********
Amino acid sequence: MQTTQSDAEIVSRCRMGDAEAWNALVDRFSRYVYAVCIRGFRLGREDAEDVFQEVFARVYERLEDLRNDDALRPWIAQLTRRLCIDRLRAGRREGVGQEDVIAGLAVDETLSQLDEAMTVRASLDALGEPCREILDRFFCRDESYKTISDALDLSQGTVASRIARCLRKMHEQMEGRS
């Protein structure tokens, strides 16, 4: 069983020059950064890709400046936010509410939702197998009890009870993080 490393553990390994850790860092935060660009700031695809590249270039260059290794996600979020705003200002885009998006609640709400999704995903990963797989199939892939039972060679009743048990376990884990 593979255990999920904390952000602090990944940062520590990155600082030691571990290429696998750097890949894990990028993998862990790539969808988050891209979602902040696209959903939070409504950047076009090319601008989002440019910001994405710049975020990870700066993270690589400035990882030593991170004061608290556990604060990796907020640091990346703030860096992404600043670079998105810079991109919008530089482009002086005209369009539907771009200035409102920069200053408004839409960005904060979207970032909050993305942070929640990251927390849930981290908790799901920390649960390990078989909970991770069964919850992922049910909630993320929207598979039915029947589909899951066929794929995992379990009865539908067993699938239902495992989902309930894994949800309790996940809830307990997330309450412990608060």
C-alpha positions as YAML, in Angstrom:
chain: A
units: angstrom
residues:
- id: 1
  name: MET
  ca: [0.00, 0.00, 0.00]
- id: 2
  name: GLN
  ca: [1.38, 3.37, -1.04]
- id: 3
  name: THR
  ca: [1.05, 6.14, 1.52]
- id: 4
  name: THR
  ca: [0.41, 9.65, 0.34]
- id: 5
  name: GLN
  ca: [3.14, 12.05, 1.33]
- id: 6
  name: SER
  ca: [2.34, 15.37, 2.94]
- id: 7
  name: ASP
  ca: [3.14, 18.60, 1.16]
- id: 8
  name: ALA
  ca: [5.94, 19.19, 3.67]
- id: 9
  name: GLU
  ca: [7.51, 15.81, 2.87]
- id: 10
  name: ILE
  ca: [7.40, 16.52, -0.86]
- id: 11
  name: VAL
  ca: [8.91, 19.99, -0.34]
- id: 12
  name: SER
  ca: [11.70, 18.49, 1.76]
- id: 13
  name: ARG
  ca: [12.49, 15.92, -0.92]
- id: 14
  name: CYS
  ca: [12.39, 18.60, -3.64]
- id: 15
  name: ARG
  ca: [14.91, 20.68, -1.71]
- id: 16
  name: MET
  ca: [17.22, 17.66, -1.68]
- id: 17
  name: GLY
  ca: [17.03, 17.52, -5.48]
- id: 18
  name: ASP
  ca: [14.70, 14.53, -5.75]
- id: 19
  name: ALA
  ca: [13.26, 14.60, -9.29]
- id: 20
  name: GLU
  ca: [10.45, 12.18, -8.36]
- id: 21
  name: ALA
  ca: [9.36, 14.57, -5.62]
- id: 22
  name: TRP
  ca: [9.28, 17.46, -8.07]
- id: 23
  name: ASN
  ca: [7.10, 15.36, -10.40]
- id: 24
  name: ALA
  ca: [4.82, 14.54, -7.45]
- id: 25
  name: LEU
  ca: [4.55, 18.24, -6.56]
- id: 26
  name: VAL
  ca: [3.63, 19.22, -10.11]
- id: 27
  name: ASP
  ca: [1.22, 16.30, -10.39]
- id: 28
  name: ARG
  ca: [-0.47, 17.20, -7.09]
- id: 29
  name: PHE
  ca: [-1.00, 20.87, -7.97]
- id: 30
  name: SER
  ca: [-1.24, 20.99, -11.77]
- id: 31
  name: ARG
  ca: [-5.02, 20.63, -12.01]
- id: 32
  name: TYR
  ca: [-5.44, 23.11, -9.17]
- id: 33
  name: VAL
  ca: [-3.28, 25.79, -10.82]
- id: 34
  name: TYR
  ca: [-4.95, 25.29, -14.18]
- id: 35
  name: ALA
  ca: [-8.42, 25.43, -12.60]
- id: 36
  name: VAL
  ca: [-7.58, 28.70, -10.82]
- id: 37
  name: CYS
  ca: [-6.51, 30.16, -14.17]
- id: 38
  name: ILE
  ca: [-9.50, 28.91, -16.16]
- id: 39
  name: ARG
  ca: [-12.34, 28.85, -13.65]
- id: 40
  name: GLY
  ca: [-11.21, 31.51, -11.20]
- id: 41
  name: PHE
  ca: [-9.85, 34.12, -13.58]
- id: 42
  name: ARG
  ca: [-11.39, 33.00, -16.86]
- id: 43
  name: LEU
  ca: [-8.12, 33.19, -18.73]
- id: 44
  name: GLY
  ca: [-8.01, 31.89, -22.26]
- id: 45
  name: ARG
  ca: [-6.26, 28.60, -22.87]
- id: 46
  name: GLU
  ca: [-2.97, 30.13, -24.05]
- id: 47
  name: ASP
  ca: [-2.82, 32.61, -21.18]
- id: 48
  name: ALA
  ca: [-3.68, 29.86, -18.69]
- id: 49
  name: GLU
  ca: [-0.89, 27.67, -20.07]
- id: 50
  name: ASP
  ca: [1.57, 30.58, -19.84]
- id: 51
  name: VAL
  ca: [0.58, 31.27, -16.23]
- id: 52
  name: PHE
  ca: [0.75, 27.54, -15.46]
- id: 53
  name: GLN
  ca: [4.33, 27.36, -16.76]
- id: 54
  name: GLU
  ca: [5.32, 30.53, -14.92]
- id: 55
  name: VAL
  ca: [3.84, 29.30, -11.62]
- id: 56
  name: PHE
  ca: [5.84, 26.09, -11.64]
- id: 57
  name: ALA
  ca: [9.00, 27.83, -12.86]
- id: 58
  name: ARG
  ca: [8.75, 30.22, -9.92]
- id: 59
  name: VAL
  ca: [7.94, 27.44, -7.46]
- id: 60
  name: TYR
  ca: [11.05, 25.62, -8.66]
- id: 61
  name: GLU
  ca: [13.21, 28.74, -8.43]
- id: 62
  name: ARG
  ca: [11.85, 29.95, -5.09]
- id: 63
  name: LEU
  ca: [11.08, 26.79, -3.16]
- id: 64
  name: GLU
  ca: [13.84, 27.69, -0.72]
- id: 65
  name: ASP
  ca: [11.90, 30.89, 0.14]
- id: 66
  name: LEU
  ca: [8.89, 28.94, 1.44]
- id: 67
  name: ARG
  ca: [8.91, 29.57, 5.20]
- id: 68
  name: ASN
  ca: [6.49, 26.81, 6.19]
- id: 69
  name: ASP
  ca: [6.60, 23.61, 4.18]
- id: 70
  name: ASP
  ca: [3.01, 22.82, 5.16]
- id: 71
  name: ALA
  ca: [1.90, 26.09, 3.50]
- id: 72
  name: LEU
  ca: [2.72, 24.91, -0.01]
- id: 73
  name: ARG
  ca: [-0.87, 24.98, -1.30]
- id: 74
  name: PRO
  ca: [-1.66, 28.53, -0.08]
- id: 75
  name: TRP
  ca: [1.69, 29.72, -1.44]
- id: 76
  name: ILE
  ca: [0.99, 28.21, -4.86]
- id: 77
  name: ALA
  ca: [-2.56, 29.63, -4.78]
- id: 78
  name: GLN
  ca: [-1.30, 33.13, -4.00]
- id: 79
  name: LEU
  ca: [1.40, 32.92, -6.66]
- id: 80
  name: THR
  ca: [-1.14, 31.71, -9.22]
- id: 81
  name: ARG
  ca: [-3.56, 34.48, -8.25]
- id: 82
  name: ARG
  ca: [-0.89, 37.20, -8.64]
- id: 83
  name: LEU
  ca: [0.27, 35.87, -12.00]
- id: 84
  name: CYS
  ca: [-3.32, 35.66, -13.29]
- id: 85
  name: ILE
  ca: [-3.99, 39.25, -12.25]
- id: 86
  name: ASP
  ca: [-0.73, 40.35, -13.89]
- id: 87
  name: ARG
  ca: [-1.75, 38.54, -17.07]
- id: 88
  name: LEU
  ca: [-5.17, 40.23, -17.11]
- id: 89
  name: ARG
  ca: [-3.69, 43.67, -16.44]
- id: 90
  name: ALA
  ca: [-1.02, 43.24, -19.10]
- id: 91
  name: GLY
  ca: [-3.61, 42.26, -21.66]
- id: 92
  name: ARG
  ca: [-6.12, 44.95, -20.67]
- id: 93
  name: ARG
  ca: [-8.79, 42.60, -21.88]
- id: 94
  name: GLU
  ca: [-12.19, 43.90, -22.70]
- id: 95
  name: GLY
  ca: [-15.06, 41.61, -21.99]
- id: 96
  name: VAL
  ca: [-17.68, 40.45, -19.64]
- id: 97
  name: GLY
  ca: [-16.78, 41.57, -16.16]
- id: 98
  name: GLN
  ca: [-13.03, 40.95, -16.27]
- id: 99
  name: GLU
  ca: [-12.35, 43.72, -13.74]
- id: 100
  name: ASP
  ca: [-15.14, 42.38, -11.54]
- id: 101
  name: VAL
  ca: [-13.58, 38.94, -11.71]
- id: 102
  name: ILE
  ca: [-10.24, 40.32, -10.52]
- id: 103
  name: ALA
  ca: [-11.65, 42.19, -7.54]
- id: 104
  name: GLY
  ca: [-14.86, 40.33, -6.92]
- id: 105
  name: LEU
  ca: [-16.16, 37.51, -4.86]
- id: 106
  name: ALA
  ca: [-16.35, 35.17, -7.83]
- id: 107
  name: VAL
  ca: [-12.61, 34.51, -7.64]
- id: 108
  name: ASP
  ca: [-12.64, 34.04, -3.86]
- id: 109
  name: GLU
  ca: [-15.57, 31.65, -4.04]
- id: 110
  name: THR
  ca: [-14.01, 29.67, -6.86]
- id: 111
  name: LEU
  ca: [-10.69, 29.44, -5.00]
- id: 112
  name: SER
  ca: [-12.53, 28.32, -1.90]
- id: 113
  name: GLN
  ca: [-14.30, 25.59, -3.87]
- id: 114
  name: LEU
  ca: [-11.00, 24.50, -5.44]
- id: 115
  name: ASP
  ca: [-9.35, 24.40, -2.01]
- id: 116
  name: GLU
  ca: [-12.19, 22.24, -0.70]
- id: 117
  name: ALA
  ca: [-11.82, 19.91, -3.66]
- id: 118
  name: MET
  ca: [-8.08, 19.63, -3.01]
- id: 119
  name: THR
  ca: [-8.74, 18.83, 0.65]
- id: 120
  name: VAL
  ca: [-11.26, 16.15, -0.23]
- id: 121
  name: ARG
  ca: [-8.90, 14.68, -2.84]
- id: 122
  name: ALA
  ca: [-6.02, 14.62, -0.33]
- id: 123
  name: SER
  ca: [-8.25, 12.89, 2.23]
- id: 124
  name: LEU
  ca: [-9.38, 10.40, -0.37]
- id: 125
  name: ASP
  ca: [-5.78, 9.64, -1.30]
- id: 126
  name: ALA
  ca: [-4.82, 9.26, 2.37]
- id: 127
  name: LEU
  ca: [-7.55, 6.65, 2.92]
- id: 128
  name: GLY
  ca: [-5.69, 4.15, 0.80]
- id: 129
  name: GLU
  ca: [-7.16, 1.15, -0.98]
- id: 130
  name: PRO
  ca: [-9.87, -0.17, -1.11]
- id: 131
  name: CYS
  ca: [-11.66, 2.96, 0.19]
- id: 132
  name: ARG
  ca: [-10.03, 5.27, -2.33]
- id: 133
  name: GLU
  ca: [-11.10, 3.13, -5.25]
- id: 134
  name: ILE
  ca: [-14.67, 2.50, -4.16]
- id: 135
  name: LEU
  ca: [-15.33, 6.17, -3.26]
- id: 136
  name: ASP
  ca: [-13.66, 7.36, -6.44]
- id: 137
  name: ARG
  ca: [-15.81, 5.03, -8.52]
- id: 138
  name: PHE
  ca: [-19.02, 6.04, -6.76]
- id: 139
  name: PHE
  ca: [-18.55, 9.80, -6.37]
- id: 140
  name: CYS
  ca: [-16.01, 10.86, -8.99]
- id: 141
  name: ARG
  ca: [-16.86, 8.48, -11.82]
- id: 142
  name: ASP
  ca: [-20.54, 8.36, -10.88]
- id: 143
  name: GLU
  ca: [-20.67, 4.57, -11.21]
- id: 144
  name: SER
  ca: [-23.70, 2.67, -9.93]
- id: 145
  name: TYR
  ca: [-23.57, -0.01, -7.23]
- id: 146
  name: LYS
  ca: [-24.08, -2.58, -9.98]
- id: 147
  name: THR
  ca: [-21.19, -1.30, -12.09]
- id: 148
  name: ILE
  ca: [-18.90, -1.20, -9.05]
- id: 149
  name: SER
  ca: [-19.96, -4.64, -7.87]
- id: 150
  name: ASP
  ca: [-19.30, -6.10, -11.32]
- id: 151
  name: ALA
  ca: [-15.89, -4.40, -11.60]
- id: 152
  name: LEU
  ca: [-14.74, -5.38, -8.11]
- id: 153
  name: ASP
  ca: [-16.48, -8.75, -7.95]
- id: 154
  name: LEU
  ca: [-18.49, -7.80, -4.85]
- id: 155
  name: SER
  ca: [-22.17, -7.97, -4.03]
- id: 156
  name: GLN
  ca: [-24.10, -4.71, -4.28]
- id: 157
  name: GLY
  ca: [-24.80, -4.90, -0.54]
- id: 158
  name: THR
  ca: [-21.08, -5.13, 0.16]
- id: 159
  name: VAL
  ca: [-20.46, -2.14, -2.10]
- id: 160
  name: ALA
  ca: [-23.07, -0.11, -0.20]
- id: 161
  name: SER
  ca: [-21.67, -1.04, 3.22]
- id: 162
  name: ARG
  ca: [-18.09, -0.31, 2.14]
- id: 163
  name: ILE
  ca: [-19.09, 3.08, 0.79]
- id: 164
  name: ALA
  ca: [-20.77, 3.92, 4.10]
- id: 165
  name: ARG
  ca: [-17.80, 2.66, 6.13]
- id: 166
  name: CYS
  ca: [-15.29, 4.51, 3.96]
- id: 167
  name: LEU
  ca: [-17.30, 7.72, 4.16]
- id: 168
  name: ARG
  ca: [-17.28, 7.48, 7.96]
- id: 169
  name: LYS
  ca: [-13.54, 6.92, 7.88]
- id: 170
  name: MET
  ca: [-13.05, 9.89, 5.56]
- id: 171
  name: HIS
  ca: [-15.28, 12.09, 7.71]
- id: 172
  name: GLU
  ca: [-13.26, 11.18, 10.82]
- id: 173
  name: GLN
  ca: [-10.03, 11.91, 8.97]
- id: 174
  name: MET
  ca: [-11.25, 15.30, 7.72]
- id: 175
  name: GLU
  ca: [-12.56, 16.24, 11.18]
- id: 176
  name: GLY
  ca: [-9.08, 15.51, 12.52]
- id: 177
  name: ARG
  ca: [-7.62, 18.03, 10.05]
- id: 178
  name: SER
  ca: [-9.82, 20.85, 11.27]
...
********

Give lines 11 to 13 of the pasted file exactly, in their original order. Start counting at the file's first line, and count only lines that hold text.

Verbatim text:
  name: GLN
  ca: [1.38, 3.37, -1.04]
- id: 3